Posts Tagged With: reaching out

Day 1954: Drowning

On Vivian the intern’s last day, I received this page at work.

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I assumed that page was from Vivian, drowning in all the tasks she needed to complete. And it was.  However, that page could have been from a lot of people, because many of us are drowning in tasks, work, obligations, news, politics, self-recrimination, violence, worry, guilt, and shame.

What do you do when you’re drowning?  Do you reach out, like Vivian?  How do you reach out?

I don’t worry about drowning in water, even though I can’t swim.  Being near water keeps me from drowning.  And so does blogging and taking photos, like these:

Here’s a live version of “Drowning in a Sea of Love” with Boz Scaggs and Donald Fagen.

I hope you don’t mind drowning in a sea of gratitude from me.

 

 

Categories: personal growth, photojournalism | Tags: , , , , , , , , | 13 Comments

Day 1737: It’s too much to process

“It’s too much to process”  is something I hear people say, in my therapy groups and elsewhere.

“It’s too much to even process” is something Jimmy Kimmel said in his monologue last night about the Las Vegas mass shooting:

What do you do when it’s too much to process?  Do you cry, like Jimmy Kimmel did?  Is it numbing, a word Conan O’Brien used in his monologue about the largest mass shooting in U.S. history?

Do you ask, “How could this happen?” as Conan did there?  Do you say, “It makes no sense to me”? “Something needs to change”?  “I am truly heartbroken”?

When it’s too much to process, do you try to somehow make meaning of what’s happened? Do you try to get people to see things your way?  Do you get angry? Do you give up? Do you take action? Do you try to block things from your mind?  Do you distract yourself any way you can? Do you look for the good in people? Do you isolate? Do you blame? Do you pray?   Do you look for any humor you can find, for moments of relief?

Here are more (usually) humorous people responding to the same  too-much-to-process mass shooting:

It’s too much to process that Tom Petty is dead at age 66.

What do you do when it’s too much to process?

When it’s too much to process, I reach out to others.

I’m reaching out to you, here and now.

Feel free to process in a comment, below.

Thanks to all for processing with me today.

Categories: personal growth, photojournalism | Tags: , , , , , , , , , , | 38 Comments

Day 431: Why yesterday’s post was so short

Yesterday’s post was shorter than my CBN — Current Blogging Norm.

I’ve written short posts before — like Day 28: Losing the investment in the outcome, Day 68: Barriers to Connection,  Day 85: You’ll figure it out,  and, especially, Day 95: A startlingly brief post (which is, essentially, one line: “We are neither as unimportant or as important as we fear.”) — but not for a while.

Why was yesterday’s post — What I learned at the group therapy conference” — so short? Confidentiality created safety there, so there wasn’t much I could write.  Also, before composing that post, I wrote an email where I took some risks, so I had less time and energy to spare.

Don’t get me wrong: I think brief posts are fine.  Many of the posts I learn from, in the Blog-o-sphere, are short and sweet. Like this, this, and this, which I read here on WordPress, this morning.

And there are many famous sayings about the advantages of brief communications:

“Brevity is the soul of wit.”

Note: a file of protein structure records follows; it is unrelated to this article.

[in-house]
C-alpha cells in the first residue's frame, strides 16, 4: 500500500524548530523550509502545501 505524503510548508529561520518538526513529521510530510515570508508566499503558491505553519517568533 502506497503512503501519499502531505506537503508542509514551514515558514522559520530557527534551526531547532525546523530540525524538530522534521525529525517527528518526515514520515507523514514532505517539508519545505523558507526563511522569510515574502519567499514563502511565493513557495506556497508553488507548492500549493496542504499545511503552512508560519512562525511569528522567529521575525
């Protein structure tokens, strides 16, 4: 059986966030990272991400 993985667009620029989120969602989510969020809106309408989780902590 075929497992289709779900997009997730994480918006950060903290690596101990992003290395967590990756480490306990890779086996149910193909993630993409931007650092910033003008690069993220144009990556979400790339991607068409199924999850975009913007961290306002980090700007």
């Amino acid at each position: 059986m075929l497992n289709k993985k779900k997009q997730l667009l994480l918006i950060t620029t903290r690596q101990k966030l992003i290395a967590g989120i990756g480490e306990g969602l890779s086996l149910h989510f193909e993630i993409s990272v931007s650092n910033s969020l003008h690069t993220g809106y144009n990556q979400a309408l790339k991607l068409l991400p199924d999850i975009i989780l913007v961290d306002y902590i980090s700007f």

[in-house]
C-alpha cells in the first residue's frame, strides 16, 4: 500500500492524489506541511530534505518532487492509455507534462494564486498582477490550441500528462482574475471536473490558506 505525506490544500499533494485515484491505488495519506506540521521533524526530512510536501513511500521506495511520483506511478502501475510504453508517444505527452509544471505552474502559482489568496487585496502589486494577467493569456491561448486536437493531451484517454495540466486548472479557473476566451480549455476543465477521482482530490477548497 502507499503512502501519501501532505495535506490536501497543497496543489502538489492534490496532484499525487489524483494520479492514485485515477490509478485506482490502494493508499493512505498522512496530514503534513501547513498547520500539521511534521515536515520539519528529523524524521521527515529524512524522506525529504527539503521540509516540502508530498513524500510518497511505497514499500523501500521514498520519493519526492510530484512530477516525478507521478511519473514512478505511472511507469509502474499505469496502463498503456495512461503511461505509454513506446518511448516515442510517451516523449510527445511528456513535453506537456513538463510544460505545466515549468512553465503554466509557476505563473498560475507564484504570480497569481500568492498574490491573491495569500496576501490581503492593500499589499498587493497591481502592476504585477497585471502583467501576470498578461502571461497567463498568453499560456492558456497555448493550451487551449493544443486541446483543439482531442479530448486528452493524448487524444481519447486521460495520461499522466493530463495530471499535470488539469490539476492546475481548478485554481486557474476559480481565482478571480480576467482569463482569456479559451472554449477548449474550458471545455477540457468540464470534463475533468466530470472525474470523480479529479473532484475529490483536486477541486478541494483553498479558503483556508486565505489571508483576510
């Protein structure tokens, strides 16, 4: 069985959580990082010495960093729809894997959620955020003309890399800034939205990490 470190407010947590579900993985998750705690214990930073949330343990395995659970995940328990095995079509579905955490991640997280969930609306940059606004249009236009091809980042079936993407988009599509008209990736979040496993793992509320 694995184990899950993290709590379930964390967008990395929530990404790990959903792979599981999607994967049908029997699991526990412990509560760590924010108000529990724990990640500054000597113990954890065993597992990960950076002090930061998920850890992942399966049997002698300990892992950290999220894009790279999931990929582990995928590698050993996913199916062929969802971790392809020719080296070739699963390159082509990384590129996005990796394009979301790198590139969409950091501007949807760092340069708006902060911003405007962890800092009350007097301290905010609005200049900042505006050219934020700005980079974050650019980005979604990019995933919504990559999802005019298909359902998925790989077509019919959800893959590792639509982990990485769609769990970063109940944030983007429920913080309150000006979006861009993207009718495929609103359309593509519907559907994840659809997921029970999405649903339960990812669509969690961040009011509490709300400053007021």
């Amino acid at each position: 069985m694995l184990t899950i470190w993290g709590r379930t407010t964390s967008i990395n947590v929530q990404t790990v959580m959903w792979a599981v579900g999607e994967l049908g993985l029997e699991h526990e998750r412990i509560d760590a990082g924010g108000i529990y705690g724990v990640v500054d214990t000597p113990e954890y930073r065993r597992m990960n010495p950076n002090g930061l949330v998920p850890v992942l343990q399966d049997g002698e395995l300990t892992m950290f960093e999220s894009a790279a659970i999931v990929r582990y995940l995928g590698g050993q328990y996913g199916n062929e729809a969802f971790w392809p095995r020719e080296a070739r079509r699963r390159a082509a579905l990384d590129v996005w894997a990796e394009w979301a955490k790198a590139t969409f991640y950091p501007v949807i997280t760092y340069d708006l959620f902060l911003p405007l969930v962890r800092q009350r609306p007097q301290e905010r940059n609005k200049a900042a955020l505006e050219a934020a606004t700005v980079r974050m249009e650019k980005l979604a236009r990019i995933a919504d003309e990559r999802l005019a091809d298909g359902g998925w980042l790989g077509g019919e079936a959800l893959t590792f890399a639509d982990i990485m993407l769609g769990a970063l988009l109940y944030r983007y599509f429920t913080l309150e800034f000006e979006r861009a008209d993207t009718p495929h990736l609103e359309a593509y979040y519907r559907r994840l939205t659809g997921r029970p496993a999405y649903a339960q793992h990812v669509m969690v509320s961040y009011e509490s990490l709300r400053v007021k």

― William ShakespeareHamlet

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“I have only made this letter longer because I have not had the time to make it shorter.”
(Letter 16, 1657)”
― Blaise PascalThe Provincial Letters

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“It is my ambition to say in ten sentences what others say in a whole book.”
― Friedrich Nietzsche

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“The secret of a good sermon is to have a good beginning and a good ending; and to have the two as close together as possible.”
― George Burns

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“Be sincere, Be brief, Be seated.”
― Franklin D. Roosevelt

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“Like all sweet dreams, it will be brief, but brevity makes sweetness, doesn’t it?”
― Stephen King11/22/63

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“Writing is 1 percent inspiration, and 99 percent elimination.”
― Louise Brooks

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“A novel is just a story that hasn’t yet discovered a way to be brief.”
― George Saunders

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(thanks to Goodread, for the quotes and the images)

Here’s the soul of irony: This post can NOT be brief, now that I’ve included so many quotes about brevity.

So what else do I want to write, before this becomes a novel? How can I make the beginning and the ending of this “sermon” as close as possible?

While it may be too late for the latter, here are some final thoughts, for today:

That email I sent yesterday was one where I took some risks. I:

  1. wrote to somebody I admire,
  2. was authentic, and
  3. asked for help.

For me, that might be the very definition of a risky email.  I haven’t heard back, as of this writing.  Now, I’m waiting, to see if I get a response.

If I don’t, am I still glad I sent the email?

Yes.

Look what I did, right there, dear readers.   I was sincere, brief, and seated.

Thanks to President Roosevelt, to the other admirable advocates of brevity in this post (including A Small Act of Kindness, lead.learn.live, and Find Your Middle Ground),  and to you, for reading today.

Categories: inspiration, personal growth | Tags: , , , , , , , , , , | 27 Comments

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